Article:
Dillian Whyte has revealed his biggest purse in his early fighting days was £2.
But these fights didn’t take place in the ring. Rather, the teenage Whyte took on local bullies while growing up in South London as his mates paid him to sort out their problems for them.
The WBC number one heavyweight contender, who returns to the ring to face Oscar Rivas at London’s O2 Arena on Saturday, says he was born to fight and had no qualms about taking on bullies bigger and older than him.
“I’ve always been a fighter,” Whyte said to the Mirror. “I’ve never had a choice. Growing up I had to fight to survive.
“I’m a fighter by nature, I’m a fighter by trade. I love to fight more than I love to show love and affection. It’s a weird thing.
“I love boxing. I love fighting. What would I do if I didn’t fight? Go get a 9-5?
“Kids used to pay me to fight bullies for them, I swear. At schools and around my estate. The bullies were older and bigger than me.
“Sometimes they gave me food, it could be sandwiches or it could be money. I think £2 was the most I got and £2 was a lot back then. You could buy a hell of a lot of sweets for £2 back then.”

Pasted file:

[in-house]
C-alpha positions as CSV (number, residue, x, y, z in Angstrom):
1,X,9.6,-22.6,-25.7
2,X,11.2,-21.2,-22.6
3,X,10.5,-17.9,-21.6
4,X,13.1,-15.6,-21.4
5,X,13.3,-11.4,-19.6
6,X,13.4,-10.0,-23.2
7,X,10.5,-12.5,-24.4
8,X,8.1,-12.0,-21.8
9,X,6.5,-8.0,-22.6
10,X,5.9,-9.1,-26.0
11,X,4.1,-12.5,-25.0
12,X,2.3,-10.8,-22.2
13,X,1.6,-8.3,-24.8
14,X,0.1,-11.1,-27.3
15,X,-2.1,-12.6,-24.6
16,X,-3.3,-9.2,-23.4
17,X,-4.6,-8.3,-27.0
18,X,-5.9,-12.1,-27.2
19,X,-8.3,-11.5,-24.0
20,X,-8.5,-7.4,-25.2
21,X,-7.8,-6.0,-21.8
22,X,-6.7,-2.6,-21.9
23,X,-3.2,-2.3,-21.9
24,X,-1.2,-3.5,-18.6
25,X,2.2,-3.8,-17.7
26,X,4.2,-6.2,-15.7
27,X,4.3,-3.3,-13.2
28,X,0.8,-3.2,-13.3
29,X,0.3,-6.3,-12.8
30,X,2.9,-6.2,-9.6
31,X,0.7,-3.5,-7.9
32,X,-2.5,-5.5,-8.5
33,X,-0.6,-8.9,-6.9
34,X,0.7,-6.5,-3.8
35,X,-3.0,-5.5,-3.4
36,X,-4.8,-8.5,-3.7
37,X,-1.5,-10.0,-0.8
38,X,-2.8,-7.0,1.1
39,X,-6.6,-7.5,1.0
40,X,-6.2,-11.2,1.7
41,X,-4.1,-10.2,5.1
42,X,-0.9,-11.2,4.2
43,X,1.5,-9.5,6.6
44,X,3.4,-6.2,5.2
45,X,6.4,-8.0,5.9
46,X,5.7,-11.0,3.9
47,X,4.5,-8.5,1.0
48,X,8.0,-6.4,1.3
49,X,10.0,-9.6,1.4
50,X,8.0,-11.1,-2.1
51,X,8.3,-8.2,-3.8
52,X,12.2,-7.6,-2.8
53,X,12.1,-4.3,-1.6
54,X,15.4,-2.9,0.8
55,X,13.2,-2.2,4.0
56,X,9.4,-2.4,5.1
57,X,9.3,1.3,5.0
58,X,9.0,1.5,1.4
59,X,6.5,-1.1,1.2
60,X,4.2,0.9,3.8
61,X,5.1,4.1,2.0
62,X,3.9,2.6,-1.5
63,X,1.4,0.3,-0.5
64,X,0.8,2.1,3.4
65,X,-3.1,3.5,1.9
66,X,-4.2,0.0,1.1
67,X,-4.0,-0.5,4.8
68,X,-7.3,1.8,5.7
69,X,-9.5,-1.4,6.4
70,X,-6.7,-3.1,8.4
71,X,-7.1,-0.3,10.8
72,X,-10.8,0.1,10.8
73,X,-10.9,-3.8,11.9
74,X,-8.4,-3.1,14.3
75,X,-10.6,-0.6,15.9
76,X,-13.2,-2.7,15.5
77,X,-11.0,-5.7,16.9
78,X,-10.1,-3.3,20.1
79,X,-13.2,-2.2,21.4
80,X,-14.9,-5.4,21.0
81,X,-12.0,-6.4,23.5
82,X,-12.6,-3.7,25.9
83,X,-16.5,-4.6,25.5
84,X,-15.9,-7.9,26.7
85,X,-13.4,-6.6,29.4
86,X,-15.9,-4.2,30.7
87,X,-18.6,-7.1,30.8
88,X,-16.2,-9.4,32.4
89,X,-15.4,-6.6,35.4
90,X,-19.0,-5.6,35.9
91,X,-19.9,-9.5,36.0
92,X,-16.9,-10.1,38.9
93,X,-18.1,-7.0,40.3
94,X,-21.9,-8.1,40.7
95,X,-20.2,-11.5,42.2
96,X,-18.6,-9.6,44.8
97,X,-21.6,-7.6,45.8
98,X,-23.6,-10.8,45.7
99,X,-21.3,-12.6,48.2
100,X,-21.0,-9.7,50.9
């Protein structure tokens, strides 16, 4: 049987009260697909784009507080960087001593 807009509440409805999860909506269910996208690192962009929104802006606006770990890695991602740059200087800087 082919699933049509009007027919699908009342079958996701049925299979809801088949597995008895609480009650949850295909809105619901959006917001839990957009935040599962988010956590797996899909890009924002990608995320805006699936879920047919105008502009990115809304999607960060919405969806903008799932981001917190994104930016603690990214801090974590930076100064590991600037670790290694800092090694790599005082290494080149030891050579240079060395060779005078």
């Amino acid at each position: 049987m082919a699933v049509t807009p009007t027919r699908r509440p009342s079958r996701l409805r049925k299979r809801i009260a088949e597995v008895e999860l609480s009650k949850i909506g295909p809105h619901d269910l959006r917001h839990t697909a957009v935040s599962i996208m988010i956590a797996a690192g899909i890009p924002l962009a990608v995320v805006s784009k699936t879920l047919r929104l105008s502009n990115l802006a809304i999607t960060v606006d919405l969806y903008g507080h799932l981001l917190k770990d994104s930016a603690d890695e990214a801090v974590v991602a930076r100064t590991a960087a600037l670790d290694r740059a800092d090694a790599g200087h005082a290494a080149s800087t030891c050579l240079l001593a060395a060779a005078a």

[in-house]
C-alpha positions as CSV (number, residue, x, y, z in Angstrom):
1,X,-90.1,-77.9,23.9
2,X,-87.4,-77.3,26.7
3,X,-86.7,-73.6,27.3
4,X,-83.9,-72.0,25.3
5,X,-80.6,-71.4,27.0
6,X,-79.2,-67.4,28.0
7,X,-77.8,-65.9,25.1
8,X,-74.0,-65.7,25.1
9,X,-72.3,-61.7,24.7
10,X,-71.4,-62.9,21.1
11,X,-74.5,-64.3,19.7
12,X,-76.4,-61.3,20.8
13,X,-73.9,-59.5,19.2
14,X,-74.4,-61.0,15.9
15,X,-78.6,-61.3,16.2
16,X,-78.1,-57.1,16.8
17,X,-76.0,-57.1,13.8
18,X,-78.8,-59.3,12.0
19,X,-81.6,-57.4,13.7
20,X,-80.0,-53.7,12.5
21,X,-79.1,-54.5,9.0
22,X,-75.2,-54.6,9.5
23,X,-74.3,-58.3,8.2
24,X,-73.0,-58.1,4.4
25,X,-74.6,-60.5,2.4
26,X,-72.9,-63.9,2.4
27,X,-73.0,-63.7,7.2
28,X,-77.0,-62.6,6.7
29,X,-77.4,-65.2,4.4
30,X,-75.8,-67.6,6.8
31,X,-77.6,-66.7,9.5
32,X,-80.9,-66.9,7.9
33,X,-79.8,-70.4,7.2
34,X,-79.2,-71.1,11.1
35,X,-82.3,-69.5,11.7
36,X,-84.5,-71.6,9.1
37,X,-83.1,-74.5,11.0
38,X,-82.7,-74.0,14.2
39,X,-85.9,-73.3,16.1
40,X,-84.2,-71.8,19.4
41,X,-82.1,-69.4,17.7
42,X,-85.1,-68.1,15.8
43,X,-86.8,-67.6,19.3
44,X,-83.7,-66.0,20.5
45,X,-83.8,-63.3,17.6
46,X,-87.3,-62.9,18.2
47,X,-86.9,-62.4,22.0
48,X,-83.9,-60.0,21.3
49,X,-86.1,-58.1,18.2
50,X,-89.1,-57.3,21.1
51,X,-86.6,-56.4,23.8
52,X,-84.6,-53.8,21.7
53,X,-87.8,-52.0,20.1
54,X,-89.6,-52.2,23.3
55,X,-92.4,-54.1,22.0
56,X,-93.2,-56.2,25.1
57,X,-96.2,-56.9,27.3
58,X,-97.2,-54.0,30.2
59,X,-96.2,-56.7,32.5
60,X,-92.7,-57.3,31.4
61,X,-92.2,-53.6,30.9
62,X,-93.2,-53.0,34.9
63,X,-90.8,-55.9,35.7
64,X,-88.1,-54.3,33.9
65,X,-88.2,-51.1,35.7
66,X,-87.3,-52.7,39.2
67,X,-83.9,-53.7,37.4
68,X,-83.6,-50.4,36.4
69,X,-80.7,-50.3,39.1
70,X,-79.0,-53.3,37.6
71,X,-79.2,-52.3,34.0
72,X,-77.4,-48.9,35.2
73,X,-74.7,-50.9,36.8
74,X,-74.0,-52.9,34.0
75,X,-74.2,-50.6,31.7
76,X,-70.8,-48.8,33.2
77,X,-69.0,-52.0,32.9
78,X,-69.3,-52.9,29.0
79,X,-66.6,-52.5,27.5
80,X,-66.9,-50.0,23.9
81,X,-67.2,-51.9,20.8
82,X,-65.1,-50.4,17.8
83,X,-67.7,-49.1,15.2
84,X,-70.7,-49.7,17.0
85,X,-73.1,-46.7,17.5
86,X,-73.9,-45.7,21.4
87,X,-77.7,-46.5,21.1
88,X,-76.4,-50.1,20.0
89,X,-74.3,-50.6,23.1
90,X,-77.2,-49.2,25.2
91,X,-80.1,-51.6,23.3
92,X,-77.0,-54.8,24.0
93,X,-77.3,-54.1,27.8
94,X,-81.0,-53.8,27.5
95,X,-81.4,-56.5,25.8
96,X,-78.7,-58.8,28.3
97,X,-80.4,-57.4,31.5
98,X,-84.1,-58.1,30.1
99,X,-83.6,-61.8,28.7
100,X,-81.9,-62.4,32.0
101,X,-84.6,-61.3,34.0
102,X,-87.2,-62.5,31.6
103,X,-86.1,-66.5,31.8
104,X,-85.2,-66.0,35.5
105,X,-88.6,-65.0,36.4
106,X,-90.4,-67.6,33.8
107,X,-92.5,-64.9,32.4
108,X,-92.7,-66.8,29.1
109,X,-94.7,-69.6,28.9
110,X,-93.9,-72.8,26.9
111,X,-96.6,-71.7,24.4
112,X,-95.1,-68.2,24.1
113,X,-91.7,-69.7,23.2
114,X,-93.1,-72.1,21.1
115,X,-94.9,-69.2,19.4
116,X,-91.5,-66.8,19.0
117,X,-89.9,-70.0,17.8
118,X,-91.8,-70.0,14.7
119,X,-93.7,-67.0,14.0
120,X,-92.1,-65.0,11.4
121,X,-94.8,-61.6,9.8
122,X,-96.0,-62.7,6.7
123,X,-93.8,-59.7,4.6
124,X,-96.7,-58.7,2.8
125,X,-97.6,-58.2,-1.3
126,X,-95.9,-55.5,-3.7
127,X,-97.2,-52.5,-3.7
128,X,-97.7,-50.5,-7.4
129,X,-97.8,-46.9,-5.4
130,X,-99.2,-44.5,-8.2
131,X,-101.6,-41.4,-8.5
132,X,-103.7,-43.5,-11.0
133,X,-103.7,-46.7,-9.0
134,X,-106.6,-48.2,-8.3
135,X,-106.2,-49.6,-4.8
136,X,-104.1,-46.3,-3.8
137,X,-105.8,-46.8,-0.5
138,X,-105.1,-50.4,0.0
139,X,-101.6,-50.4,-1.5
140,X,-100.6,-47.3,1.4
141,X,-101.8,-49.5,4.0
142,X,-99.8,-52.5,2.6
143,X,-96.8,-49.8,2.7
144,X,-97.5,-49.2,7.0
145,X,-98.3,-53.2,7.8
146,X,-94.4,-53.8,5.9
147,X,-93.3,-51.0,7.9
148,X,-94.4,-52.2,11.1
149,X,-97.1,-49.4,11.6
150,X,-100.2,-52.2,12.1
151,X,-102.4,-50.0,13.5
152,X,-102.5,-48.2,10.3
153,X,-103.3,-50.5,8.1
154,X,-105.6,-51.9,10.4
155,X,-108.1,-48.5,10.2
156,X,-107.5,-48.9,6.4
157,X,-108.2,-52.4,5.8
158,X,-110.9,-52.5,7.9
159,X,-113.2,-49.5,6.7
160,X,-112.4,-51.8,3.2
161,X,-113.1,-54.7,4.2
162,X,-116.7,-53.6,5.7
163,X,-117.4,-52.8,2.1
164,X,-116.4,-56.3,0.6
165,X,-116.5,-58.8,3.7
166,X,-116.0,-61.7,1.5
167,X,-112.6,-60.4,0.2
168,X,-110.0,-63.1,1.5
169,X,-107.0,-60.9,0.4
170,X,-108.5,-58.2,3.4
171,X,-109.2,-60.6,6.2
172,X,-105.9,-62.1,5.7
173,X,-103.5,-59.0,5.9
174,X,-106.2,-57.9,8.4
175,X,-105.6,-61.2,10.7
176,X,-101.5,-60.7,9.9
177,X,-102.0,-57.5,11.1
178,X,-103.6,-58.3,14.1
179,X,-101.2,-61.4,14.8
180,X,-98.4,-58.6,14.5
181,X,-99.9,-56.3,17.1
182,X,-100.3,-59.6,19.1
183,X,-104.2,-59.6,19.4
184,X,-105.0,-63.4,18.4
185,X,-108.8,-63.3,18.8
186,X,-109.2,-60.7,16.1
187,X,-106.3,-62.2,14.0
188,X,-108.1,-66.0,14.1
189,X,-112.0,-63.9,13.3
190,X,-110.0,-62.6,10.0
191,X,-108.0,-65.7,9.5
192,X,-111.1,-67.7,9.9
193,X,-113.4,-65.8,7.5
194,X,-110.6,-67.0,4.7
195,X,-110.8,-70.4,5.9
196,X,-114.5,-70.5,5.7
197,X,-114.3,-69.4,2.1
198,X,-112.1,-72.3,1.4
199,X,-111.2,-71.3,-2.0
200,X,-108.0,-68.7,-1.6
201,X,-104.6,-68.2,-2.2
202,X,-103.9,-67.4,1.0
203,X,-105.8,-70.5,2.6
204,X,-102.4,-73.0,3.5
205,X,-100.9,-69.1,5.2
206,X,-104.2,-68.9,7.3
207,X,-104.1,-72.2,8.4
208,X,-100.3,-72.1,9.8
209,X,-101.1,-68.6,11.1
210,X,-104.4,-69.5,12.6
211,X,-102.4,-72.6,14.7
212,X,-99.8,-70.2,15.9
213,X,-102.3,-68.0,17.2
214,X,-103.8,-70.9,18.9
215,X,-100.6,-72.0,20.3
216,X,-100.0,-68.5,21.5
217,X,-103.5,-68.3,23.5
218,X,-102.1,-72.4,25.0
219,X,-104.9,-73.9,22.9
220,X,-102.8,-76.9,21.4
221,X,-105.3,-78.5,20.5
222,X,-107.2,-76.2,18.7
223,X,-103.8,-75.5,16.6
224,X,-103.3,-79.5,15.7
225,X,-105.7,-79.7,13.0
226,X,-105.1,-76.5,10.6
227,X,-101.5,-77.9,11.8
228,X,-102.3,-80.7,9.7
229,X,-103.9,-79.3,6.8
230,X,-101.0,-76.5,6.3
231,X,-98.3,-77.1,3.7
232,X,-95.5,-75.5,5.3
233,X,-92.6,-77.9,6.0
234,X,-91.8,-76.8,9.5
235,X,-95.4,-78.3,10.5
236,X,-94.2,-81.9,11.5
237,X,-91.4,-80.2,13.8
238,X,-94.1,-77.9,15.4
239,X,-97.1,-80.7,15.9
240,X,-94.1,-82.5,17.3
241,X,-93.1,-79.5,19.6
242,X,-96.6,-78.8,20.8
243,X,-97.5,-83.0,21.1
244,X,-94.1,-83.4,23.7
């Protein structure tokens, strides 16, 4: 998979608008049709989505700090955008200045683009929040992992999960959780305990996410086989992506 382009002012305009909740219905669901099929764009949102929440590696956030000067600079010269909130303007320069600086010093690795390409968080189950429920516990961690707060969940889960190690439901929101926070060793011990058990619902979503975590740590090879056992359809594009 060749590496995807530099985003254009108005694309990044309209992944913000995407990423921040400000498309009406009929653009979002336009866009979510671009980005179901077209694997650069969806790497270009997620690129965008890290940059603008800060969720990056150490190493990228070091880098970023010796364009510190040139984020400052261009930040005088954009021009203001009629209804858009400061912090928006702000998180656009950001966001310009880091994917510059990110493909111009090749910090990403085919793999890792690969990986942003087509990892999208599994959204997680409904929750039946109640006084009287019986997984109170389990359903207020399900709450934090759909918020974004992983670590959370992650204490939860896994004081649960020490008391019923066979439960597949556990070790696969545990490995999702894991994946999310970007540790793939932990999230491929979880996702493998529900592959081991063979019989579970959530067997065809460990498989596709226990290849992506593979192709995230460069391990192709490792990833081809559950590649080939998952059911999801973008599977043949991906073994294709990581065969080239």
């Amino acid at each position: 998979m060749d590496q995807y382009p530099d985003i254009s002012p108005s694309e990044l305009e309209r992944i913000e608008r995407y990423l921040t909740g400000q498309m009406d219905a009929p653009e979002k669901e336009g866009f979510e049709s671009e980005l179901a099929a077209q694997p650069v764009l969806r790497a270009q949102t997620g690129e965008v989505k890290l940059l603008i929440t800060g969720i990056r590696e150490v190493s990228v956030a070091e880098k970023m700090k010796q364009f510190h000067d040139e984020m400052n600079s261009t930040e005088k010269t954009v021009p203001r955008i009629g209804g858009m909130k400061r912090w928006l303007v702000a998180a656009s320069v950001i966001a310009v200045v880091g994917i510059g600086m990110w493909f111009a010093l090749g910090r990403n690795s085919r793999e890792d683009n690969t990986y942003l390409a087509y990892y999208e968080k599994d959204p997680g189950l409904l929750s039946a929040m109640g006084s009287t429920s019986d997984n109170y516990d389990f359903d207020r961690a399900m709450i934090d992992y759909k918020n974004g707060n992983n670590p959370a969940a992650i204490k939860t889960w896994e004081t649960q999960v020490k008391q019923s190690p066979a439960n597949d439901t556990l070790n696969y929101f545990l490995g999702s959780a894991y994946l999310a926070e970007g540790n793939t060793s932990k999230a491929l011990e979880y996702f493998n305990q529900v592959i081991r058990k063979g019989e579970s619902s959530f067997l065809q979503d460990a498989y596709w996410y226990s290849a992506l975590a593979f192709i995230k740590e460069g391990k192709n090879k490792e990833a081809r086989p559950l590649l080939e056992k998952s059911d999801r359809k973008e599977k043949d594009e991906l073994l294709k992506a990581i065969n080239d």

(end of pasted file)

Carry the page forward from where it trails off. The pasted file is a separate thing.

Whyte, 32, has long coveted a world title shot and boosted his credentials with wins over Lucas Browne, Joseph Parker and Dereck Chisora last year.
But with WBC champion Deontay Wilder expected to fight Tyson Fury in a rematch early next year, Whyte’s overdue title shot may not come until the summer.
“I’m trying my best, man. I’m fighting top contenders and winning fights,” Whyte said.
“I’m not hiding from nobody. What more can I do? I’ve won every fight they have asked me to win – eliminator after eliminator.
“Man, there’s no carpet at all. What can you do? You can sit down and cry about it or get on. Some guys have an easy route, some guys have a hard route.
“Whether it is business, sport, everyday life, there are challenges everywhere. You just crack on, knuckle down and focus. It is difficult. Every time you overcome a hurdle there is another one.”